- date and place of birth of the applicant;
- name of spouse, if married;
- parents' English and Indian names;
- parents' date of death;
- place applicant or parents were living in 1851;
- other rolls applicant or parents were listed on;
- names, date of birth, date of death of the applicant's siblings;
- English and Indian names of applicant's grandparents;
- birthplaces of grandparents;
- the English and Indian names of the grandparents' children;
- sometimes the names of the applicant's children.
It is important to pay attention to the names and relationships of the people the applicant makes their claims through because these names could give clues to relationships not found anywhere else. Also, on the card at the beginning of the packet that says whether the applicant was accepted or rejected, there is usually a note telling who the applicant claimed through. If the note on the card says, "Applicant's father enrolled by Drennen 1851 Del 188", that means the father of the applicant was living in Delaware District, Group 188 on the 1851 Drennen Roll.
Sometimes the next card in the application might say "grouped with" followed by several other numbers. These are the numbers of other Guion Miller applications. You should look at each application in the "grouped with" list. Those applications may offer additional information on your family. Maybe your ancestor did not know the name of his grandfather, but his brother did. Maybe one sibling listed the Indian name of someone and the other sibling listed the English name. You never know exactly what you can learn from looking at all of the applications that are grouped together. On one application for a family member of mine, I found fourteen other applications that were grouped with it. Simply by knowing everyone who had claimed through my ggg grandfather, I was able to add several more branches to my family tree. I was also able to determine that everyone with his surname, listed at the time of Dawes as a full blood, was a descendant of his.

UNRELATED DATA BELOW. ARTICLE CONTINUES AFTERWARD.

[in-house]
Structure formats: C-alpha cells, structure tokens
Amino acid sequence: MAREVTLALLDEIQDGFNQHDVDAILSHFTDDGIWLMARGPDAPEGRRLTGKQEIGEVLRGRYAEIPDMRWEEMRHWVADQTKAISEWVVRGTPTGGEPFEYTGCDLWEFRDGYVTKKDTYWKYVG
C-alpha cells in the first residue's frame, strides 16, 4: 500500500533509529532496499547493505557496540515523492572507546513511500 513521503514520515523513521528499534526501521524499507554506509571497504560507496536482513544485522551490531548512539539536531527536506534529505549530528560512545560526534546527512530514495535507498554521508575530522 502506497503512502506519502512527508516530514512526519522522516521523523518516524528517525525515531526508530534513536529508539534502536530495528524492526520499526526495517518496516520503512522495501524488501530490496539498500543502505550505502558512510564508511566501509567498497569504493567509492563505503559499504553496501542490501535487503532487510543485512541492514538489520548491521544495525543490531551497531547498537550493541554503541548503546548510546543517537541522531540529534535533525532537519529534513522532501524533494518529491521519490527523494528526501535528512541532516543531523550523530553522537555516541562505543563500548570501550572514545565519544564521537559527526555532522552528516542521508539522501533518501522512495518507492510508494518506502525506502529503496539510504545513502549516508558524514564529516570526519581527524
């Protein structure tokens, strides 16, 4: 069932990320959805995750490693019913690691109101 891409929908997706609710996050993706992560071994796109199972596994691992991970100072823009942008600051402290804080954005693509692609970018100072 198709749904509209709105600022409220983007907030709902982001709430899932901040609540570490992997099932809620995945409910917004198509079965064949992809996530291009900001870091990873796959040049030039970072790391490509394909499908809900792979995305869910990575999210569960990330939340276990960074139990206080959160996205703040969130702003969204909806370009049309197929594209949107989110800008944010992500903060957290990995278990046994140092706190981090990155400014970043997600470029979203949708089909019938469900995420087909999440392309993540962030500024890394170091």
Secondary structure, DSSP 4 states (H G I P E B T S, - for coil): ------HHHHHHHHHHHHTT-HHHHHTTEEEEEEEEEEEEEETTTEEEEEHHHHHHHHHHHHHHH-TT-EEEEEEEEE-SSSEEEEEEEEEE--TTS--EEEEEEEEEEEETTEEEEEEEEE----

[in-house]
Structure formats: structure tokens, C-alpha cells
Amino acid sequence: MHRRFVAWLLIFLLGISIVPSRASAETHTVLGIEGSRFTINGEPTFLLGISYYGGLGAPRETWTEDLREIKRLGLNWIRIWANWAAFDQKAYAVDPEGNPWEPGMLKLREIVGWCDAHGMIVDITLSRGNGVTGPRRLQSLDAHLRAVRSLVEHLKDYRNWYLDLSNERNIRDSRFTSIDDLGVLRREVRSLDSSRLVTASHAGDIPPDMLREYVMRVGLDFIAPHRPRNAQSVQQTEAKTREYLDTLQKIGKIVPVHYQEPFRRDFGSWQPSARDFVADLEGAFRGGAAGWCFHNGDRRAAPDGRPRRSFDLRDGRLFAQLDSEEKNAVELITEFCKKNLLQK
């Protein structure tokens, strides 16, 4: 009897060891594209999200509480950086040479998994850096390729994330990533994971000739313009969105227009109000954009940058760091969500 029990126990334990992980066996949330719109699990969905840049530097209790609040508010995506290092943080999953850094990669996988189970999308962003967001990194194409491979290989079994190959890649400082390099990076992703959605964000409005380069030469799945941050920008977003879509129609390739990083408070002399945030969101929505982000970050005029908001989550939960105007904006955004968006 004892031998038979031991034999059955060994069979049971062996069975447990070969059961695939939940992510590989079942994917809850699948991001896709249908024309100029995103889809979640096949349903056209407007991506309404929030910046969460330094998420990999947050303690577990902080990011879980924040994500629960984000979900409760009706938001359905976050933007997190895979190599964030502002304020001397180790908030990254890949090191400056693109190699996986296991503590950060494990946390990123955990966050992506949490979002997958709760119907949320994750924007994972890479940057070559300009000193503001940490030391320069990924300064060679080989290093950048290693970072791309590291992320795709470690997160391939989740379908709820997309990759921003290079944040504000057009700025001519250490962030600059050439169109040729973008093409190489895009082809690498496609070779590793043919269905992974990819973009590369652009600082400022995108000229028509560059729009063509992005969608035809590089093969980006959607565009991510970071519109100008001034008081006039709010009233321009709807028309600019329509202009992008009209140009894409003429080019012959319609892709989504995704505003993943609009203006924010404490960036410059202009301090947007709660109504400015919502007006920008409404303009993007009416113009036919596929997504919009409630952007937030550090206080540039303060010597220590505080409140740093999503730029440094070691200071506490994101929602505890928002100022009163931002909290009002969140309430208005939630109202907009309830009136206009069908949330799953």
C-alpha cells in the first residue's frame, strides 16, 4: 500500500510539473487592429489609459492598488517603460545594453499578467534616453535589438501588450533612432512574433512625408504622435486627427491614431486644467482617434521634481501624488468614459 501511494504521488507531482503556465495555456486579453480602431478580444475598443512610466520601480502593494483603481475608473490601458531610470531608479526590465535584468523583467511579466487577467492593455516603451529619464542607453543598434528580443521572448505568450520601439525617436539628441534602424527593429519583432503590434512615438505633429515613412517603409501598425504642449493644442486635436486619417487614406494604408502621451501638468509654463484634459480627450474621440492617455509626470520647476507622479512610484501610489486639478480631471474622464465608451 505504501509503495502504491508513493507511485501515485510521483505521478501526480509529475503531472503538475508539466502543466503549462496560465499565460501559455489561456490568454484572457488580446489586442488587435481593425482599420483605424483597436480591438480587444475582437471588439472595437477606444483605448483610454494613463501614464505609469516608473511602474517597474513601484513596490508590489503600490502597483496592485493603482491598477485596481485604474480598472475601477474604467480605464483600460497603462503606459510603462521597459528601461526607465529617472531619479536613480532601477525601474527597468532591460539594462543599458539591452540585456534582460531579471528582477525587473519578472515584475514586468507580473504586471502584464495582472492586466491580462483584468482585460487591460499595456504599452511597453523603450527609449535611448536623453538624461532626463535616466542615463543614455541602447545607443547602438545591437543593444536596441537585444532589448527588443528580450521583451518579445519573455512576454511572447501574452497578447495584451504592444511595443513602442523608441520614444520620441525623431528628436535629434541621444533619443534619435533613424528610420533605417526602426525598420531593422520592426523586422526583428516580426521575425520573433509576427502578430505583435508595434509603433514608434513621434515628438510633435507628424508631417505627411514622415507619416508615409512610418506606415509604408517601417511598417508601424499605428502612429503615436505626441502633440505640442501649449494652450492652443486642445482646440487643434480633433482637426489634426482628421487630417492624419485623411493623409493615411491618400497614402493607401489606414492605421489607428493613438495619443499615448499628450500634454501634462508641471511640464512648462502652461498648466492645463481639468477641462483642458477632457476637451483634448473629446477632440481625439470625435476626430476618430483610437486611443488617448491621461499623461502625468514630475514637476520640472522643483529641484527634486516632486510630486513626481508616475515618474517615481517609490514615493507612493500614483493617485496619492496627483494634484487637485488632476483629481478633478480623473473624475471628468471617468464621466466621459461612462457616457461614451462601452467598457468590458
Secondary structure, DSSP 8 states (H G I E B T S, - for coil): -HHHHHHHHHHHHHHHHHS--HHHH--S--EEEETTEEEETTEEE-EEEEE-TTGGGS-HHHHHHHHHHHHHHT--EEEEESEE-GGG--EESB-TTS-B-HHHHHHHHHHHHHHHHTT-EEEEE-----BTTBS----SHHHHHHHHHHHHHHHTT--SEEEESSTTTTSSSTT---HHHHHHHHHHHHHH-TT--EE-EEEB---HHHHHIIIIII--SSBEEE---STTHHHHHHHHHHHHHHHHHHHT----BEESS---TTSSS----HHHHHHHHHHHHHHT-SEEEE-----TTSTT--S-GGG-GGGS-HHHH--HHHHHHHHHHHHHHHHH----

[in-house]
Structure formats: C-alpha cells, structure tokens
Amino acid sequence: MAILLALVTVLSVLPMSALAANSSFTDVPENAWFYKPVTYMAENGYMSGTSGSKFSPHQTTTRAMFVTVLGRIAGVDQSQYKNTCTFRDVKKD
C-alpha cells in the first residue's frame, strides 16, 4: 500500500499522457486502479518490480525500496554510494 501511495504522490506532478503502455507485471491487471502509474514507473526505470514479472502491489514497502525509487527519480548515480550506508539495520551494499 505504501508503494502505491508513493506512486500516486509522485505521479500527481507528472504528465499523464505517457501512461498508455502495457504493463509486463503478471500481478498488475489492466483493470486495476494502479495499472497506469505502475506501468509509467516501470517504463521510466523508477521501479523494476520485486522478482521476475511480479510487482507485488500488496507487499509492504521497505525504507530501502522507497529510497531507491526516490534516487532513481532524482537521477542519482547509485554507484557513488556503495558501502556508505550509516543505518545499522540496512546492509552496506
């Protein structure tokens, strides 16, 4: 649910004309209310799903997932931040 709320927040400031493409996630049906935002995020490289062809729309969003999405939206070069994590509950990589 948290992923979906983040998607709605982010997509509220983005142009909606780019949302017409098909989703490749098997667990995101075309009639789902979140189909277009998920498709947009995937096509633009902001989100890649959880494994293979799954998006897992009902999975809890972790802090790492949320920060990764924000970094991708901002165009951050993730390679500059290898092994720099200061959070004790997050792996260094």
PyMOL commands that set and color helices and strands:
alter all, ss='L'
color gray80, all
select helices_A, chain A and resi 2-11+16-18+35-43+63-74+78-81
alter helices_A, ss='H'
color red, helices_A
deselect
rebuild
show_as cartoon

There are free index searches for the Guion Miller Roll on the internet, but none offer anything other than a name and number. There is no way to know if this is your ancestor or if they were accepted or rejected from these indexes. In order to get that information, you must have access to the application. I will do FREE Miller application lookups for anyone who requests one. Click the free lookup link in the side bar of this page and leave a query for the ancestor you are researching.
For additional information on the Guion Miller Roll, please see this page. From time to time, I will list additional resources to search for Cherokee family history and genealogical information so check back often for my future posts.
Those are my thoughts for the day.
Thank you for reading.
The Granddaughter Tweet